New Risks to Confidentiality in the Modern Era: Page 2 of 4

New Risks to Confidentiality in the Modern Era: Page 2 of 4


A psychiatrist treats a 25-year-old man for anxiety, depression, and polysubstance abuse. Part of the treatment involves prescribing medication for withdrawal. During the course of treatment, the psychiatrist receives a signed release of information from the patient’s primary care physician (PCP), who is requesting a copy of the medical record. The release does not specify substance abuse records, and regulations in the psychiatrist’s state require a specific authorization for their release. The psychiatrist inadvertently releases the patient’s record to the PCP, including the substance abuse treatment information, which the patient did not authorize him to release.

In this case, it appears that the psychiatrist violated a state law in releasing the substance abuse information without the patient’s consent. If the patient opposes the release of this information to the PCP, the reasonable course of action could have been to negotiate a compromise with the patient regarding releasing a subset of the most pertinent elements of the substance abuse history and treatment in relation to the patient’s medical care. Once a compromise is reached, the EMR needs to be able to generate a custom document with a compilation of the agreed-on elements of the psychiatric treatment record. If the patient refused to compromise, then the psychiatrist would be obligated to keep the PCP in the “dark”—a potentially untenable situation for both the psychiatrist and the PCP.

There may be general agreement on sharing some benign aspects of the record, such as dates on which the patient was seen; vital signs; diagnoses; and medications prescribed, with dates, doses, and response. However, deciding what information to share beyond this—and with whom—can be more challenging. Some have advocated for bringing the patient into the decision. While it may seem perfectly reasonable for patients to have the right to decide on release of their confidential information, it may be legally permissible under HIPAA to override the patient’s preference in disclosing health information between concurrently treating health professionals for the purpose of coordination of care.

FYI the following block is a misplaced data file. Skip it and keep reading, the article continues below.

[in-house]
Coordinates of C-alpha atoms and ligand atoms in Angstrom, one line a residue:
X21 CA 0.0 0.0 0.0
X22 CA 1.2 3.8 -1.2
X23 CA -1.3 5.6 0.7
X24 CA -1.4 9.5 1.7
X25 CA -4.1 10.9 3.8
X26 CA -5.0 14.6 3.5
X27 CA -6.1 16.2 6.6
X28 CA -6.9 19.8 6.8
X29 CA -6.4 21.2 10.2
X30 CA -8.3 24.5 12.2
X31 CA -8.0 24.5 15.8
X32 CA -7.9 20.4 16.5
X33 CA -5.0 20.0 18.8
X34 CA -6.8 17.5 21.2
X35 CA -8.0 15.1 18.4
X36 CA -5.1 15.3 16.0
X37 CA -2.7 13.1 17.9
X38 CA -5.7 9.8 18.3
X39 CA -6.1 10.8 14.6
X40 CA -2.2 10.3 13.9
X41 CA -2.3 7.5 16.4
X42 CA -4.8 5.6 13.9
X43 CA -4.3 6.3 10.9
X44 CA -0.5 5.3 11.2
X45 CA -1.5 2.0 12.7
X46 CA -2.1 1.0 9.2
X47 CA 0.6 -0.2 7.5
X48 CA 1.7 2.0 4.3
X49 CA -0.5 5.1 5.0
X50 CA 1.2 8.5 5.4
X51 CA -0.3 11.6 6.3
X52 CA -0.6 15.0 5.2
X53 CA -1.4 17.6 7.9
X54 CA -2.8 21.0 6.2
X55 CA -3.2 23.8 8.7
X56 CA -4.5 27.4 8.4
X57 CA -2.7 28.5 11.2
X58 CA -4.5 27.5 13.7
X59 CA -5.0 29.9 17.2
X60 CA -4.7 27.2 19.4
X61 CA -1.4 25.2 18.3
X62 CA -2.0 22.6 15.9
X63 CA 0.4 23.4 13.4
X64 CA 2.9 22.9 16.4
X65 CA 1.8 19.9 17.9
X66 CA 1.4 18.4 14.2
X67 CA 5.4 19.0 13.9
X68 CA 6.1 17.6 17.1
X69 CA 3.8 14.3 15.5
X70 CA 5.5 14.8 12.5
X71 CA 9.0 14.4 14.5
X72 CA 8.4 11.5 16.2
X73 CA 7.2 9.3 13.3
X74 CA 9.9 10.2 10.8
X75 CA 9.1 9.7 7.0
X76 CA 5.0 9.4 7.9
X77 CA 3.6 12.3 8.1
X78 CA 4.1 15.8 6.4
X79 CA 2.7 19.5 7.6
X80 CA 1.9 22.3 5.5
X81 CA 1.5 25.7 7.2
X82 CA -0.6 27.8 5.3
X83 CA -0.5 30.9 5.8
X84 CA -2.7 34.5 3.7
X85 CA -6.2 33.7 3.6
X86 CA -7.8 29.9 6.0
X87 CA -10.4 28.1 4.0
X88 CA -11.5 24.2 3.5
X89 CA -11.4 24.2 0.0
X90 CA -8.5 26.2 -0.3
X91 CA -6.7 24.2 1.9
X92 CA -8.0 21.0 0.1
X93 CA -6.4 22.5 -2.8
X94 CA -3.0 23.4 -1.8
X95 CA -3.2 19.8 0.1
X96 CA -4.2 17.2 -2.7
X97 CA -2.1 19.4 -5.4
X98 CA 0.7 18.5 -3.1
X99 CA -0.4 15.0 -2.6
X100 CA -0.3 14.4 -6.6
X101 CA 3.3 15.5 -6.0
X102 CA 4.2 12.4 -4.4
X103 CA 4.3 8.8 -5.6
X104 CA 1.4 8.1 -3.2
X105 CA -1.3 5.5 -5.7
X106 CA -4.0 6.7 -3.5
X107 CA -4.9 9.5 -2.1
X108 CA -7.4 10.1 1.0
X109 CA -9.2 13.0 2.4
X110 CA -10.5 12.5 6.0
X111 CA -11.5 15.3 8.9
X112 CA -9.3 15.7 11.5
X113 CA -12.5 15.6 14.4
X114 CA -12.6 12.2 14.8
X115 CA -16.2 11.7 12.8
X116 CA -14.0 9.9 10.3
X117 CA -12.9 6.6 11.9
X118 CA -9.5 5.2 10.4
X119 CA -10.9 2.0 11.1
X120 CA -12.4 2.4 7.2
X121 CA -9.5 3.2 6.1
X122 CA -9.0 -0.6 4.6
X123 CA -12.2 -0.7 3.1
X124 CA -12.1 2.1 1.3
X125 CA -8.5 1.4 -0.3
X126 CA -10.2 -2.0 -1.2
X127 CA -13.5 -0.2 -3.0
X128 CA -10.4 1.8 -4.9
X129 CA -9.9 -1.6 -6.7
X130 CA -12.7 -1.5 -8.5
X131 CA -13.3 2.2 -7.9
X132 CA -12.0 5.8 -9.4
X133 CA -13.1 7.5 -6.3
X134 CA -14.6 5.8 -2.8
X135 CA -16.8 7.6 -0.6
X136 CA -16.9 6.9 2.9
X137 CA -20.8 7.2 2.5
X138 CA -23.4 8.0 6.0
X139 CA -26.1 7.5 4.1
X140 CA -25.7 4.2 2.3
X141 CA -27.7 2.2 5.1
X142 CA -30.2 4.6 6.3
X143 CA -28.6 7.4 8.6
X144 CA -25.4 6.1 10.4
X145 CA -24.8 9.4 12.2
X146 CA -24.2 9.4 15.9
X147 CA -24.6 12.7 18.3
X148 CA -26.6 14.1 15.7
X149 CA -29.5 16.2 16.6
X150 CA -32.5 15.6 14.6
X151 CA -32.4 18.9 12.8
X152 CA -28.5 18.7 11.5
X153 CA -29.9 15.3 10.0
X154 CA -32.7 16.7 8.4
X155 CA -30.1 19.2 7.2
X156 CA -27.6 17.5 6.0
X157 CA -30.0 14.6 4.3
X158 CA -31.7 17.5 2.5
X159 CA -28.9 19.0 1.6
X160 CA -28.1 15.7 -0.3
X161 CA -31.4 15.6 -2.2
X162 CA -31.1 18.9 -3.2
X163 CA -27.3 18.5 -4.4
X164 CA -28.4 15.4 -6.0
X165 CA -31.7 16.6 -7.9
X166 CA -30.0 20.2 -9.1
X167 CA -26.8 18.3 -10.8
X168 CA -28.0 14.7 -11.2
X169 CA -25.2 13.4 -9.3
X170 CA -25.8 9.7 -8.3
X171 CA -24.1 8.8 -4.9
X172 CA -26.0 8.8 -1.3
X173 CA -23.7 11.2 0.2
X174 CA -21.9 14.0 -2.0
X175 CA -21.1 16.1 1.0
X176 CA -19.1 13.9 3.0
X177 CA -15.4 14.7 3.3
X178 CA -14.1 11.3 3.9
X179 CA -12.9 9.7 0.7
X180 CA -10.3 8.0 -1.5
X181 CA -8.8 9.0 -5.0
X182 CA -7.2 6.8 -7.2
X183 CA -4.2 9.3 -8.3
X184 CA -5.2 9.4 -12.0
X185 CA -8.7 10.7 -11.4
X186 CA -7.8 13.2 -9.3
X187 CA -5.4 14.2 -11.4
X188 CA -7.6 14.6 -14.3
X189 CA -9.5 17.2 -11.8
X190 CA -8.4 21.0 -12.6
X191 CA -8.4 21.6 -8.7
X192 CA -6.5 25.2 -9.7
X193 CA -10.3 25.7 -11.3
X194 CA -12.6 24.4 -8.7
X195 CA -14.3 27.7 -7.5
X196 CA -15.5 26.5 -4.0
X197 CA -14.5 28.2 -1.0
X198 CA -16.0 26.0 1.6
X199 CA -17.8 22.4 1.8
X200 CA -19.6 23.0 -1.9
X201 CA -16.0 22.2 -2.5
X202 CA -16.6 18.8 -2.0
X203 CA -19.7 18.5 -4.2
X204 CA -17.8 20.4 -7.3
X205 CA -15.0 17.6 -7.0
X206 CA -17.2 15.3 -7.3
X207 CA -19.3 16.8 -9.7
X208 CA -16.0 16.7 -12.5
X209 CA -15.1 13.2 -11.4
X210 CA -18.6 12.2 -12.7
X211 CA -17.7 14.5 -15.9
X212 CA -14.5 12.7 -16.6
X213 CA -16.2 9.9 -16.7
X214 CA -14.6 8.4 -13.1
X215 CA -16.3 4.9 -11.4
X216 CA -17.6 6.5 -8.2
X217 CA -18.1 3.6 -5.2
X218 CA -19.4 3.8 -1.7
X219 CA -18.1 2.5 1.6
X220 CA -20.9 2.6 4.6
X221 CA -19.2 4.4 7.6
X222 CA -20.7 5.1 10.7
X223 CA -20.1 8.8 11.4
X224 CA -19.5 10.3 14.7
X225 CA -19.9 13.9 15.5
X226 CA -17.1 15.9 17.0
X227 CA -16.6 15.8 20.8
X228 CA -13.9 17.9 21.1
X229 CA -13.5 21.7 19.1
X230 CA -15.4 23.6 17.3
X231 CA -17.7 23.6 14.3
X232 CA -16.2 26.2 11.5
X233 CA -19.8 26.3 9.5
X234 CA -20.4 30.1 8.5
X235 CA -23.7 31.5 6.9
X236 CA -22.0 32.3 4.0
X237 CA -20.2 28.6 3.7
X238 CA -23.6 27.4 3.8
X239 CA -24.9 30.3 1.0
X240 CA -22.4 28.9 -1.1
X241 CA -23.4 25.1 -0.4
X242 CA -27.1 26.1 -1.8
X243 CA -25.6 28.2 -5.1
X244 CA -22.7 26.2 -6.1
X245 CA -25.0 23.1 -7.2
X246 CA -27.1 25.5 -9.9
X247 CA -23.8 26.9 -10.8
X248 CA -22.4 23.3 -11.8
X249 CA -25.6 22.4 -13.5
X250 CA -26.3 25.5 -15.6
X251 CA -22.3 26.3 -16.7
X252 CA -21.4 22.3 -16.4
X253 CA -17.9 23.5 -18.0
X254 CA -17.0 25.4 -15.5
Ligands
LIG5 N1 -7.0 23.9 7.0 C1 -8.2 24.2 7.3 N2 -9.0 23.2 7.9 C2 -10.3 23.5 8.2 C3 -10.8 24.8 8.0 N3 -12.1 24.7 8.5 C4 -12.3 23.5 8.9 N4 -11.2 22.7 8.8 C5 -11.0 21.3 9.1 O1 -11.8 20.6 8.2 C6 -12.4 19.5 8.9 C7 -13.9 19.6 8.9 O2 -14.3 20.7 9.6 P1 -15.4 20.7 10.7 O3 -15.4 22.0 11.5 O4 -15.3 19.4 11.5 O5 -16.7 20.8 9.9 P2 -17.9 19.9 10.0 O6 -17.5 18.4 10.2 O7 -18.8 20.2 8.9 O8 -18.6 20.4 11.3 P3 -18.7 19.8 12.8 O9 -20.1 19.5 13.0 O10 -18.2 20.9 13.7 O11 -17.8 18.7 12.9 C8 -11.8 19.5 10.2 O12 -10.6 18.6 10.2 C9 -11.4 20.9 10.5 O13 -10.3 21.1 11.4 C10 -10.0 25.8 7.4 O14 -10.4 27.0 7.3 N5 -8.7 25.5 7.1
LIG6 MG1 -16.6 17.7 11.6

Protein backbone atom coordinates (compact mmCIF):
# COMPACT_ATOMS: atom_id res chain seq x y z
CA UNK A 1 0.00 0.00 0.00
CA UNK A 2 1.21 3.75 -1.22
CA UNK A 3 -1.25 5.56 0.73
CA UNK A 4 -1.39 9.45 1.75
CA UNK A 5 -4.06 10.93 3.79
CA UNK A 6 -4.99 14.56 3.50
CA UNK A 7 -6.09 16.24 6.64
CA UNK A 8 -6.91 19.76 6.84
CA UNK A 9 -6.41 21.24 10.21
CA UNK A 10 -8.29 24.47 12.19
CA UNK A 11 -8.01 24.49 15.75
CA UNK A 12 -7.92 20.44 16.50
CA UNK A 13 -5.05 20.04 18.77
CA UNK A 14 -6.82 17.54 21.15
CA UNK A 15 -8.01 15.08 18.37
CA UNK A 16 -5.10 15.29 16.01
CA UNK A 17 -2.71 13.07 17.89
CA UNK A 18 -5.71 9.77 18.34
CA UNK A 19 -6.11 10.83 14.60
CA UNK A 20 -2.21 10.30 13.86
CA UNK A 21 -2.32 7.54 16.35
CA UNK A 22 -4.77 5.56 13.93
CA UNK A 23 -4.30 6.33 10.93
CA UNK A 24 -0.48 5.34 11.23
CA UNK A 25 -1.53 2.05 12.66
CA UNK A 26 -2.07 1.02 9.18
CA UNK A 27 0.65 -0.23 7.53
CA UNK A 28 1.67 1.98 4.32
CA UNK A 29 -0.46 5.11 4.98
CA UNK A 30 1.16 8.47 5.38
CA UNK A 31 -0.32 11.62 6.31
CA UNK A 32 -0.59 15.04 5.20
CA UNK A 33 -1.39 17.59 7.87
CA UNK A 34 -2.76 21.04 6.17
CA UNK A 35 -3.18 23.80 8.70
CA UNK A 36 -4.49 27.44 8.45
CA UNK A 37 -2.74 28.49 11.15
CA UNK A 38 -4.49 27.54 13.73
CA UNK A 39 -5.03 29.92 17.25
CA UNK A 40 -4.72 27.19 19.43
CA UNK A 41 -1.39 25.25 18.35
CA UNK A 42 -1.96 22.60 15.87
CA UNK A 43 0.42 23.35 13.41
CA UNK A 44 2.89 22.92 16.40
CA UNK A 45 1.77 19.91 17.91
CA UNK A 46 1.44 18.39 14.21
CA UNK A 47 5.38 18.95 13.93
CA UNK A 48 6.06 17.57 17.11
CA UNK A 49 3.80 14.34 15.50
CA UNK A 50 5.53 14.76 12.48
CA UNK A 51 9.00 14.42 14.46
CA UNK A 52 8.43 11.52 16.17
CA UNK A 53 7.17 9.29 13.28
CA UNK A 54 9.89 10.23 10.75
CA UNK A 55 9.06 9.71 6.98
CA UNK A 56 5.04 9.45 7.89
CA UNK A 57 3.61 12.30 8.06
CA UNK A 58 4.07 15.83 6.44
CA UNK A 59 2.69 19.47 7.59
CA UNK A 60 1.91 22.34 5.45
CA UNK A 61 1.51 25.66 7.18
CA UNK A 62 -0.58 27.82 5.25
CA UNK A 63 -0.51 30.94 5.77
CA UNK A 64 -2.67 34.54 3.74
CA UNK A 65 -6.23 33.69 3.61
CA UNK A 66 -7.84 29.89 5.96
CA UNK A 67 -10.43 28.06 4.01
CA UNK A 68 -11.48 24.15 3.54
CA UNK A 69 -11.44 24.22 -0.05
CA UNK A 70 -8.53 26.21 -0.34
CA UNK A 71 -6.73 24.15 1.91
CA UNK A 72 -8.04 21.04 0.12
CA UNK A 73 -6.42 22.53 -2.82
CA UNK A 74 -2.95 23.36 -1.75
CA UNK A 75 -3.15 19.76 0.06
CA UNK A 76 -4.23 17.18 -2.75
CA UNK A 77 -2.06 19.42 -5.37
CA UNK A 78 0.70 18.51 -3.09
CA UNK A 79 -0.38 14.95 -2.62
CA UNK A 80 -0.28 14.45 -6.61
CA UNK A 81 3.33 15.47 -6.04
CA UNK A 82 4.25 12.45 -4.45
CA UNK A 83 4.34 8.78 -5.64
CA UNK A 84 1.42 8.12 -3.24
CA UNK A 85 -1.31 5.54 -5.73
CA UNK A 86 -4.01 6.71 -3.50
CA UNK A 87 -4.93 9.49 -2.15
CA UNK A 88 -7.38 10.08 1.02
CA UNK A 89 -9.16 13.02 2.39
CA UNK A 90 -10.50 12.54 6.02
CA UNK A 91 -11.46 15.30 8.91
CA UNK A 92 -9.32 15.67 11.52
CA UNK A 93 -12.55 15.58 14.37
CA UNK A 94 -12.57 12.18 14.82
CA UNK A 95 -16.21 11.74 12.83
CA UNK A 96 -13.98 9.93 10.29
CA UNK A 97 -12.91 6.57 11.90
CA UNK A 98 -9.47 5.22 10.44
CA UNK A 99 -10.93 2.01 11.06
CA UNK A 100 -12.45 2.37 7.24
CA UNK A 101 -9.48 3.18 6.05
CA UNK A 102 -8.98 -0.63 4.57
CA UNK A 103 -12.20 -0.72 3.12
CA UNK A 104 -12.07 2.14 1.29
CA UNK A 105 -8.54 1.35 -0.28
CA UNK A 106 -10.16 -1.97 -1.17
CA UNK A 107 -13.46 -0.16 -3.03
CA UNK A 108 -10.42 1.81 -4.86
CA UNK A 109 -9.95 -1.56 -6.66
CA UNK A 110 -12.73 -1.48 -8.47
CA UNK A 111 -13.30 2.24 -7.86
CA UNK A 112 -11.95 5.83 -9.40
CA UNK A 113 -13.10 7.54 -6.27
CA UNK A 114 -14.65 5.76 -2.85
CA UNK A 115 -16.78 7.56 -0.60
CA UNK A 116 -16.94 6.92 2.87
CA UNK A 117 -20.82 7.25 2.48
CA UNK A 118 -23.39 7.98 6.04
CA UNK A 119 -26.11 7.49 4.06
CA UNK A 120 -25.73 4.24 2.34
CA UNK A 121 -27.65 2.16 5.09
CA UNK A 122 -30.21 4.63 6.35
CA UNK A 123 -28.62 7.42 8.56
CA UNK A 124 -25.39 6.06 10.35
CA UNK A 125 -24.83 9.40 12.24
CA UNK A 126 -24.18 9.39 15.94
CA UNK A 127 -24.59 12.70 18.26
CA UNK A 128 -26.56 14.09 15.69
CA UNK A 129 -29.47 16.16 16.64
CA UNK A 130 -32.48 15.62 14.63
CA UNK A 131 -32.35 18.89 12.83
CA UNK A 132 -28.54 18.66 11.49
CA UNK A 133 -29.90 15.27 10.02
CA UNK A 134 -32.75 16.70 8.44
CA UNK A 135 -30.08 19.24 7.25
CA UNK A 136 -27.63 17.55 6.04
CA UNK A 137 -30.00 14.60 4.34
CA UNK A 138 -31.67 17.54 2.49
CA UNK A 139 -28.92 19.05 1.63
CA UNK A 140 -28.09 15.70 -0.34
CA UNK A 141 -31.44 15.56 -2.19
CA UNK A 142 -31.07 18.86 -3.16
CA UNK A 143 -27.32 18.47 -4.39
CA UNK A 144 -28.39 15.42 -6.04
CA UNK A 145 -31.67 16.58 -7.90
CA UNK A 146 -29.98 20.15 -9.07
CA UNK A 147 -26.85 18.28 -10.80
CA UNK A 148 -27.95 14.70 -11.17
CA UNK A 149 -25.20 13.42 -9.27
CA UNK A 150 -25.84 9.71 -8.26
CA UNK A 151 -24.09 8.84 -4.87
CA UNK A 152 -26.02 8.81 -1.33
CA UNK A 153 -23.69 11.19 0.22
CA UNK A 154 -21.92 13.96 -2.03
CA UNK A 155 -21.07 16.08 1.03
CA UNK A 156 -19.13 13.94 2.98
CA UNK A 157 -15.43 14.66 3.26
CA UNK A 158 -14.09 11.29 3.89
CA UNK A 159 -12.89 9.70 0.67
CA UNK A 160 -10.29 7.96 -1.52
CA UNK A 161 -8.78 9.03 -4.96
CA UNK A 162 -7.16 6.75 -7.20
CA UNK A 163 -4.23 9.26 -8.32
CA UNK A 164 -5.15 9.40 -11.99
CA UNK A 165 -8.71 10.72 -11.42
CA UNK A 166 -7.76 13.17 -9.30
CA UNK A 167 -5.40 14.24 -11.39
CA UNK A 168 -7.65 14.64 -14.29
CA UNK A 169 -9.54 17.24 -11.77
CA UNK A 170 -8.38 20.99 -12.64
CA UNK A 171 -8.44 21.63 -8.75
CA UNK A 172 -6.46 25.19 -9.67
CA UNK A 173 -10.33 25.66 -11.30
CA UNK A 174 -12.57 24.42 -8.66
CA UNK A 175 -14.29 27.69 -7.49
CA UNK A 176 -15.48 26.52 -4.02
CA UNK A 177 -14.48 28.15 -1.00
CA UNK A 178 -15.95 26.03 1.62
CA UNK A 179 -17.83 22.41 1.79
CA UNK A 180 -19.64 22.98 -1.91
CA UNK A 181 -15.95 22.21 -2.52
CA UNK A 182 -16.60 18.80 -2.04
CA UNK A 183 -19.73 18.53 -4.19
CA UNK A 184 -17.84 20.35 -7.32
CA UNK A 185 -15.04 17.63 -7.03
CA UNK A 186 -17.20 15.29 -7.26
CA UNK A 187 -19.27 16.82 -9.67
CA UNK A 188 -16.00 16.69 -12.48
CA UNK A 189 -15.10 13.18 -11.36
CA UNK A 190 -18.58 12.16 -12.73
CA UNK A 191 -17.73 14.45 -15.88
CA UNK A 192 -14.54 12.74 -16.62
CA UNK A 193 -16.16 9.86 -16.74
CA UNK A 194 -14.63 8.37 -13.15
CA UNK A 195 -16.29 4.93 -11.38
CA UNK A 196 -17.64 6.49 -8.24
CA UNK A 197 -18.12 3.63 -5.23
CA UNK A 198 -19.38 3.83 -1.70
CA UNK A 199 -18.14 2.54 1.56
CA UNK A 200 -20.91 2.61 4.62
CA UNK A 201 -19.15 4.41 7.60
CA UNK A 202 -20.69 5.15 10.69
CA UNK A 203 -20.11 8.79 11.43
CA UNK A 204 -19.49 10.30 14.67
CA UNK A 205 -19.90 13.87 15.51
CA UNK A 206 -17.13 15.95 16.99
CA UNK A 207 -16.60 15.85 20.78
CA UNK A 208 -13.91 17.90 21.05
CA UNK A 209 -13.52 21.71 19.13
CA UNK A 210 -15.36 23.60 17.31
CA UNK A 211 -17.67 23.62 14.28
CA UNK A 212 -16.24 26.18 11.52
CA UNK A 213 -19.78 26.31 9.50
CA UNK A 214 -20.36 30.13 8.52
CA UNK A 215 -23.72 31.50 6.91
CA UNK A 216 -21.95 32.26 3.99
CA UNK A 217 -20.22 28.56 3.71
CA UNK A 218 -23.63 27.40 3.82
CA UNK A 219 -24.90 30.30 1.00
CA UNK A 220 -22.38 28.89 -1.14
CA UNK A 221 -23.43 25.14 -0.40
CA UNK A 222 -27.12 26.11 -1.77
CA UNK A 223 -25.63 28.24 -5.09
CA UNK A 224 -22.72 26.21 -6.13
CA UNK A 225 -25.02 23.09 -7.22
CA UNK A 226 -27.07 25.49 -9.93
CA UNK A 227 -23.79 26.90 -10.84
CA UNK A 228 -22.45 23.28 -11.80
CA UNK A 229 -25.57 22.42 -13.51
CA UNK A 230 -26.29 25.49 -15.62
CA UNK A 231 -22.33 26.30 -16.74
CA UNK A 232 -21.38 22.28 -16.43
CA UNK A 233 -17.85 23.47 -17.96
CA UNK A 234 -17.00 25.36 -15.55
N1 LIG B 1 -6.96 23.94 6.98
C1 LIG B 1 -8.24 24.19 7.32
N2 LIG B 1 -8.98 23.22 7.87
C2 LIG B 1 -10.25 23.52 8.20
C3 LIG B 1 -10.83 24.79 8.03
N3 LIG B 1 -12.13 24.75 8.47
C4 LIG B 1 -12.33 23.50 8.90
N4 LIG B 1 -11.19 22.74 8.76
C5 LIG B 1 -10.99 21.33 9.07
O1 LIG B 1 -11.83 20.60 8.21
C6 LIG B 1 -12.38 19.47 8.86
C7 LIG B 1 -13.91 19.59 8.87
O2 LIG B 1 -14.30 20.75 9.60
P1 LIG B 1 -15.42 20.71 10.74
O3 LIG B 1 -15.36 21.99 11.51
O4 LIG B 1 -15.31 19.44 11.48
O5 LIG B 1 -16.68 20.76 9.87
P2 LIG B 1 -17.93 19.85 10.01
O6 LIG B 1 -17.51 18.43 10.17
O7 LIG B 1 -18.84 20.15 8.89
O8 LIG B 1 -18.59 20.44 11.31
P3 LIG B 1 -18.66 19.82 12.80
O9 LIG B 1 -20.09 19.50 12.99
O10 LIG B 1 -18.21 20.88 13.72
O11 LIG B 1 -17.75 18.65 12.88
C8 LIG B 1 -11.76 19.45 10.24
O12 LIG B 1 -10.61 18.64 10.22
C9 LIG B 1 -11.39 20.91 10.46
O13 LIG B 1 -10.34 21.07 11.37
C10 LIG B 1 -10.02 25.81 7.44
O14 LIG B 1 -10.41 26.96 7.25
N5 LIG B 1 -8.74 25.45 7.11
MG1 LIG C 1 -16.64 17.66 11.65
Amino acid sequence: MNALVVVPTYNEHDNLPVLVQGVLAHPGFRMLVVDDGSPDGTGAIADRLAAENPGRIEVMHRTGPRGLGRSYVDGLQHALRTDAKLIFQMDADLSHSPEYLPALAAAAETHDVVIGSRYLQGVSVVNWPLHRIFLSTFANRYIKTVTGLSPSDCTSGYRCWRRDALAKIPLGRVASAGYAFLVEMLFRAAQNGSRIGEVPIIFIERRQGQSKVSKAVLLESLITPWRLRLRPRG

A 35-year-old woman is a patient of both a PCP and a psychiatrist. The PCP is part of a group that uses an EMR system. The psychiatrist uses a paper and dictation system and does not have access to the same EMR system as the PCP. The psychiatrist prescribes a medication for the patient for treatment of bipolar disorder. The patient discloses that she is also taking a drug prescribed by her PCP that is known to interact with the agent being prescribed by the psychiatrist.

The psychiatrist informs the patient that he will need to advise the PCP of the potential for medication interaction. To provide comprehensive, collaborative treatment, the psychiatrist also indicates that he wishes to discuss the patient’s psychotherapy treatment with the PCP. The patient refuses to allow the psychiatrist to communicate with the PCP. After a thorough discussion with the patient, the psychiatrist documents the patient’s informed refusal and indicates to the patient that he cannot continue to prescribe medications unless he coordinates with the PCP. However, on the basis of the patient’s express wishes, he will not forward any information about the psychotherapy treatment. The patient is agreeable to this. The psychiatrist then obtains written informed consent specifying that he can discuss with the PCP medications prescribed and provide information.

This is an example of successful negotiation resulting in a reasonable decision regarding elements of psychiatric records that are acceptable to the patient to be shared “internally” with a PCP. Many systems have an “all or none” approach regarding access to psychiatric information among providers in different clinical programs. Ideally, systems allow providers to make nuanced decisions about which elements to include in shared record systems, after considering individual patient preferences, safety concerns, and clinical quality. Psychiatrists may advocate for this EMR characteristic as purchasers of systems for their private practice or if employed in an administrative role within an organization.

Psychiatric records commonly include references to other family members. Some of this may not be complimentary to those family members. However, the information is an important element of a psychiatric evaluation, especially for children and adolescents. Access to this type of information within EMR systems should ideally be limited to those who are providing the psychiatric treatment. This is another example of the utility of a feature that allows control of access privileges for specific, selected elements of the psychiatric record—“granular control.” This may be a particularly important consideration in treating a minor, since many EMR systems allow a patient access to his or her records and, by extension, usually to a minor’s parent(s)/guardian(s) with legal authority.


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